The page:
Earlier today Bari Weiss published the first in a series of stories about the spread of woke ideology in the field of medicine. The piece was written by reporter Katie Herzog who co-hosts a podcast with Jesse Singal, another critic of cancel culture. The piece opens exactly the way some previous pieces on this topic have opened, with a group of about a dozen people who meet regularly on Zoom to discuss what they see happening in their own workplaces. The only difference is that these people are doctors.
As Herzog describes it, none of these people would be mistaken for political conservatives. They are generally progressive and believe that racism has created problems within their field, both in the past and in the present. And yet, they are concerned by the illiberal ideology they see taking over the field.
I’ve heard from doctors who’ve been reported to their departments for criticizing residents for being late. (It was seen by their trainees as an act of racism.) I’ve heard from doctors who’ve stopped giving trainees honest feedback for fear of retaliation. I’ve spoken to those who have seen clinicians and residents refuse to treat patients based on their race or their perceived conservative politics.
Some of these doctors say that there is a “purge” underway in the world of American medicine: question the current orthodoxy and you will be pushed out. They are so worried about the dangers of speaking out about their concerns that they will not let me identify them except by the region of the country where they work.
“People are afraid to speak honestly,” said a doctor who immigrated to the U.S. from the Soviet Union. “It’s like back to the USSR, where you could only speak to the ones you trust.” If the authorities found out, you could lose your job, your status, you could go to jail or worse. The fear here is not dissimilar.
If you recall the hoax on grievance study journals perpetrated a few years ago by James Lindsay, Helen Pluckrose and Peter Boghossian, then you probably won’t be shocked to learn that some dubious social justice medial research is already appearing in medical journals.
“Wokeness feels like an existential threat,” a doctor from the Northwest said. “In health care, innovation depends on open, objective inquiry into complex problems, but that’s now undermined by this simplistic and racialized worldview where racism is seen as the cause of all disparities, despite robust data showing it’s not that simple.”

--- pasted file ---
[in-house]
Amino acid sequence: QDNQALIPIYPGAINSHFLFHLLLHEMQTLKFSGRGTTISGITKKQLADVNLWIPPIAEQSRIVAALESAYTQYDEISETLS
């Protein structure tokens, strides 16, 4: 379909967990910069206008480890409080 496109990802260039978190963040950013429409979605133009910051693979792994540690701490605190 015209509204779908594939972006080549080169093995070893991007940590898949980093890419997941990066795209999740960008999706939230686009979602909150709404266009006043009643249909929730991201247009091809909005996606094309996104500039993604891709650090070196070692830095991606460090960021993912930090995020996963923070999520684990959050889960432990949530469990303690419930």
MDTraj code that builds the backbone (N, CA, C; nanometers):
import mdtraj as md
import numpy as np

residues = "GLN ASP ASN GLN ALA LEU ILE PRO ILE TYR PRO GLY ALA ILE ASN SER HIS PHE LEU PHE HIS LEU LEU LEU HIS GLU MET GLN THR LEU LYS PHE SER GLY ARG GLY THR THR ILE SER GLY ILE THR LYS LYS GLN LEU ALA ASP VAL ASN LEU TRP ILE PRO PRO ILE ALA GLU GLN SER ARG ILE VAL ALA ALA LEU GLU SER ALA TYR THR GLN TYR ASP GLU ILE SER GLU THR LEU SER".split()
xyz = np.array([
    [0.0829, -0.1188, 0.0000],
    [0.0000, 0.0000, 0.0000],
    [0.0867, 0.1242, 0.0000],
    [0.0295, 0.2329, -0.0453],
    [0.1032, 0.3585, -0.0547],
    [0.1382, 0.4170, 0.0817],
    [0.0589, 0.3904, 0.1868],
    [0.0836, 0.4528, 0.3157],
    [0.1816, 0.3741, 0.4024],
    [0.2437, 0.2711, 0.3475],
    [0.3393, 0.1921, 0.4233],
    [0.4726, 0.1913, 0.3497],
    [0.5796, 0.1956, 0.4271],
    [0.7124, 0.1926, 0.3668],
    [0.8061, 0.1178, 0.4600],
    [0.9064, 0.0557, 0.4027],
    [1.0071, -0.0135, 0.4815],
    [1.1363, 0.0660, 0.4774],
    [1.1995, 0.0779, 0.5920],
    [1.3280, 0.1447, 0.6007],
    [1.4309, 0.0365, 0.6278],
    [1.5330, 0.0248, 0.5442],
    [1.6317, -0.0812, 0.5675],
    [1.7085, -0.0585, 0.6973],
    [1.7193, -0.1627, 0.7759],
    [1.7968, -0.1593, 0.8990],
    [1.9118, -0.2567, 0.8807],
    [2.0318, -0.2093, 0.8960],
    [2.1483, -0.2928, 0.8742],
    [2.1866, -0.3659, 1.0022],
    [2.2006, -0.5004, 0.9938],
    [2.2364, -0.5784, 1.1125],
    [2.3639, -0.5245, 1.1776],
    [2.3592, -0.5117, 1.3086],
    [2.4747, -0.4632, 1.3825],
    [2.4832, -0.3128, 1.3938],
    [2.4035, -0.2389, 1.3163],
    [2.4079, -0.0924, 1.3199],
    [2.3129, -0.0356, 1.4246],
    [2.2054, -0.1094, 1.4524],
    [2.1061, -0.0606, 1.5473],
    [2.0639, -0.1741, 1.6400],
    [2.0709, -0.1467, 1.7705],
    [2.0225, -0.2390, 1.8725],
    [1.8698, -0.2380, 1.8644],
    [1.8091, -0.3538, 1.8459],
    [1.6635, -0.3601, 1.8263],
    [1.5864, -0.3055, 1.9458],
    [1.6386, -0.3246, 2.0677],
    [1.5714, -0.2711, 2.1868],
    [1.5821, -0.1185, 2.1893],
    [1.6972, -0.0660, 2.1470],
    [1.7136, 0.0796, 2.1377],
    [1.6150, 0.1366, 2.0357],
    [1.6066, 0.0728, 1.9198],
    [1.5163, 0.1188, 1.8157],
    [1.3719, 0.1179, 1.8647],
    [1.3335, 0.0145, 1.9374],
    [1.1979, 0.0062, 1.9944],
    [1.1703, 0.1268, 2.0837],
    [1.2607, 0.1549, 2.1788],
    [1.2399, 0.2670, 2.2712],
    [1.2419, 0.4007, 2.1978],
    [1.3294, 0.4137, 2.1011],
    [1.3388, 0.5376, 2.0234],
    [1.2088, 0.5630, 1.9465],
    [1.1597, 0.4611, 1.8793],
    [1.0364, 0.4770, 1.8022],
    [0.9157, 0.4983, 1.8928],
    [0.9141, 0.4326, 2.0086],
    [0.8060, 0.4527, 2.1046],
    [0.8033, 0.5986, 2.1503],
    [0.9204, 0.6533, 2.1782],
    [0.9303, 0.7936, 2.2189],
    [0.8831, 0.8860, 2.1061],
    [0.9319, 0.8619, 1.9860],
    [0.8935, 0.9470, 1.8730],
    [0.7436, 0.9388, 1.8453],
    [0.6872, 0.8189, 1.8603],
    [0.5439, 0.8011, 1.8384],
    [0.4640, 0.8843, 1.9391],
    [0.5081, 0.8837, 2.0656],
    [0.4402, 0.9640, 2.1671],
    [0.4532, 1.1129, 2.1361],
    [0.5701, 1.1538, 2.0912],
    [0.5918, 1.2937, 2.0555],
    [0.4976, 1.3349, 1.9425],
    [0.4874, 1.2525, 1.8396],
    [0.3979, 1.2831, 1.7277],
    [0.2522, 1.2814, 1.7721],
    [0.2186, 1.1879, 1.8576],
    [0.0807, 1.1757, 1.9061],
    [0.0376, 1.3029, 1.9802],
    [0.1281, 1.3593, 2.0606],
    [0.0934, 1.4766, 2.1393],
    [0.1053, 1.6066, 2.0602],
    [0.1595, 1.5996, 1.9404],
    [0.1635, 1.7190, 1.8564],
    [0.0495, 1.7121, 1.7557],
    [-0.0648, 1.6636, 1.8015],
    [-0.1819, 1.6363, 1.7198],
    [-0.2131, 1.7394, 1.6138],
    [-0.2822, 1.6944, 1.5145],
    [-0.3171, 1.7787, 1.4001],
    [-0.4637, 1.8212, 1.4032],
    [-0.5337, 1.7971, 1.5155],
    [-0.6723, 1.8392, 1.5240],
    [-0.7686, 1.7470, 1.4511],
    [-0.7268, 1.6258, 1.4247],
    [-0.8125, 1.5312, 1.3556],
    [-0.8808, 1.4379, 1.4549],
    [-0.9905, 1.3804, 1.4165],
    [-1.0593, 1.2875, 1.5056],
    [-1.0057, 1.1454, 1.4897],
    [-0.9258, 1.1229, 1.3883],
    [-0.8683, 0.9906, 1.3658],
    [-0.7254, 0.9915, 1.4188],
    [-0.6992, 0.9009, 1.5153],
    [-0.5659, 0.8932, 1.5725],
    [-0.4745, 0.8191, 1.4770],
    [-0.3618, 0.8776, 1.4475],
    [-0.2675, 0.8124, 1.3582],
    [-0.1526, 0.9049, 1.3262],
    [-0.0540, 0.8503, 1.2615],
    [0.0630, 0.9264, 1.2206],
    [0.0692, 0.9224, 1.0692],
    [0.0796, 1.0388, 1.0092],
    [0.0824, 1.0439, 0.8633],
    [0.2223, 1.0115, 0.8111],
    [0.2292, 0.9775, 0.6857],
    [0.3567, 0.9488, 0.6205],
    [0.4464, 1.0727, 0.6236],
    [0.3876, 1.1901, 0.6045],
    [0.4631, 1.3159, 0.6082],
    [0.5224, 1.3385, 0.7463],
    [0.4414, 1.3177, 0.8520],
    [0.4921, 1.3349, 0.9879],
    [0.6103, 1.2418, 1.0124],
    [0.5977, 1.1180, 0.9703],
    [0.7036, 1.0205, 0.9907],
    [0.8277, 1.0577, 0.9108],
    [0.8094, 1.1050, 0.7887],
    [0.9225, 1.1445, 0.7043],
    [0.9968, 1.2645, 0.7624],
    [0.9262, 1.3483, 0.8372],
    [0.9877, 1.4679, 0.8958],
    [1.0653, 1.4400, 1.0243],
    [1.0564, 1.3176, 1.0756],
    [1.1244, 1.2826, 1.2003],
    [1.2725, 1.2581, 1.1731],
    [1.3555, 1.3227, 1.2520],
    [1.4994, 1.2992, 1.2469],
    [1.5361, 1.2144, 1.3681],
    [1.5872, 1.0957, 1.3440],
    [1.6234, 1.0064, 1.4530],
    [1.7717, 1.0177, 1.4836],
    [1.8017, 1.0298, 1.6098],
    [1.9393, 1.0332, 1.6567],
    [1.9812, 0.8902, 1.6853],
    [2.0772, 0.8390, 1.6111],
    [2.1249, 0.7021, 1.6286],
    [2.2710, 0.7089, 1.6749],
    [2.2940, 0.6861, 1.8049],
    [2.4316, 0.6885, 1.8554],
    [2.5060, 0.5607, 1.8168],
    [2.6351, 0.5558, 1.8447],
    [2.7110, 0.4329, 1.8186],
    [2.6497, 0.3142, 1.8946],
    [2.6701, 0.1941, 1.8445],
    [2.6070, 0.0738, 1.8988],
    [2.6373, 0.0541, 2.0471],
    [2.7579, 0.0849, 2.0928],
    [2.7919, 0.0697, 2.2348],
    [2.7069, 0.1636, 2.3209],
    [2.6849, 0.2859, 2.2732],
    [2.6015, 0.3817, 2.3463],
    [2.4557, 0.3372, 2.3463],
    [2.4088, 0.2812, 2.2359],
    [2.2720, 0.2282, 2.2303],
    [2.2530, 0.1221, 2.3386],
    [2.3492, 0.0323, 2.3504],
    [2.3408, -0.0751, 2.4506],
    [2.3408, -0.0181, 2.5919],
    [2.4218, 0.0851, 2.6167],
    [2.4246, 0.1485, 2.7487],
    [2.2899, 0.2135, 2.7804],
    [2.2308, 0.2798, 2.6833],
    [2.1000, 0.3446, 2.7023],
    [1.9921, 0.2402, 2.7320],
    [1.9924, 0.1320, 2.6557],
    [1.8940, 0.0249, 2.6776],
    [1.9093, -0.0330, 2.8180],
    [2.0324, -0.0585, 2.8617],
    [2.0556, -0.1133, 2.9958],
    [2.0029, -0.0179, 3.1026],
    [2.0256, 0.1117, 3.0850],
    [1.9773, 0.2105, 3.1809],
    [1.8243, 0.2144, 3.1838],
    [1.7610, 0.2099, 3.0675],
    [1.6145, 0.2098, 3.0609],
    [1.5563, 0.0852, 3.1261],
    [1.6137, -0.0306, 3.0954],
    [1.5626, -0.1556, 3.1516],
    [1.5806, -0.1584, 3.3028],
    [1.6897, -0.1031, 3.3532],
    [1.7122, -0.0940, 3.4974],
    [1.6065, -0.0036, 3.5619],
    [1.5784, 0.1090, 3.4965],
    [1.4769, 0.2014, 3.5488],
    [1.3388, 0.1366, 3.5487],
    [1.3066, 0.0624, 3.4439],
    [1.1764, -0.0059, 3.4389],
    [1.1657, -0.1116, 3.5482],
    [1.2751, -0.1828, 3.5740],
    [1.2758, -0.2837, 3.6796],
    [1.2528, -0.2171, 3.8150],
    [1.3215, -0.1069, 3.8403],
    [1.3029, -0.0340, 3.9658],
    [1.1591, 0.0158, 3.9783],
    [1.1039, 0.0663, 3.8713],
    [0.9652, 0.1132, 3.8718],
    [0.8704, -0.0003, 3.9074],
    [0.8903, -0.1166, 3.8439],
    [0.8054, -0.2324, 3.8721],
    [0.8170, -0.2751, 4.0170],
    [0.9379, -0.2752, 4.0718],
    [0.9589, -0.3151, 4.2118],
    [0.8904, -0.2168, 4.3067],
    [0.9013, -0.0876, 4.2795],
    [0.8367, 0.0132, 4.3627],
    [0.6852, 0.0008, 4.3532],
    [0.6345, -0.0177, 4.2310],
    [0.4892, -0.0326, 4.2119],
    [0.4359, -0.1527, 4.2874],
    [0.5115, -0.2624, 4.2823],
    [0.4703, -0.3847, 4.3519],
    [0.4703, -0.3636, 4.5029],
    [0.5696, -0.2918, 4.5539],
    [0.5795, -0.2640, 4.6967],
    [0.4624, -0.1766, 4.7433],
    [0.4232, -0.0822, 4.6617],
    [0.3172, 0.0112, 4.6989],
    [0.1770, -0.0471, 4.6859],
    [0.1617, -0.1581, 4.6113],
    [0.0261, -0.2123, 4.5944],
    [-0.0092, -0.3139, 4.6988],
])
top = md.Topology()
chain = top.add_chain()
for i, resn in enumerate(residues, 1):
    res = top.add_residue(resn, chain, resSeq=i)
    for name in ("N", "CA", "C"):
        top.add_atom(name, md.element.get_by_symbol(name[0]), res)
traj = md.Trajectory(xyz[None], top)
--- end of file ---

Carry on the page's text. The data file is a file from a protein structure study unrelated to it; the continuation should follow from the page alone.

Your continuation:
“It’s some of the most shoddy, methodologically flawed research we’ve ever seen published in these journals,” the doctor in the Zoom meeting said, “with sensational conclusions that seem totally unjustified from the results of the study.”
In particular, he was referring to a study which was widely reported last year. But anti-racism goes beyond research and sometimes impacts how the younger generation of doctors practice medicine. For instance, the group White Coats for Black Lives has chapters all over the country which, among other things, demand that hospitals cut off all connections with police. Then there are the doctors themselves:
an ER doctor on the West Coast said he sees providers, particularly younger ones, applying antiracist principles in choosing how they allocate their time and which patients they choose to work with. “I’ve heard examples of Covid-19 cases in the emergency department where providers go, ‘I’m not going to go treat that white guy, I’m going to treat the person of color instead because whatever happened to the white guy, he probably deserves it.’”
The whole thing is worth reading if you have time. I’m looking forward to part two.
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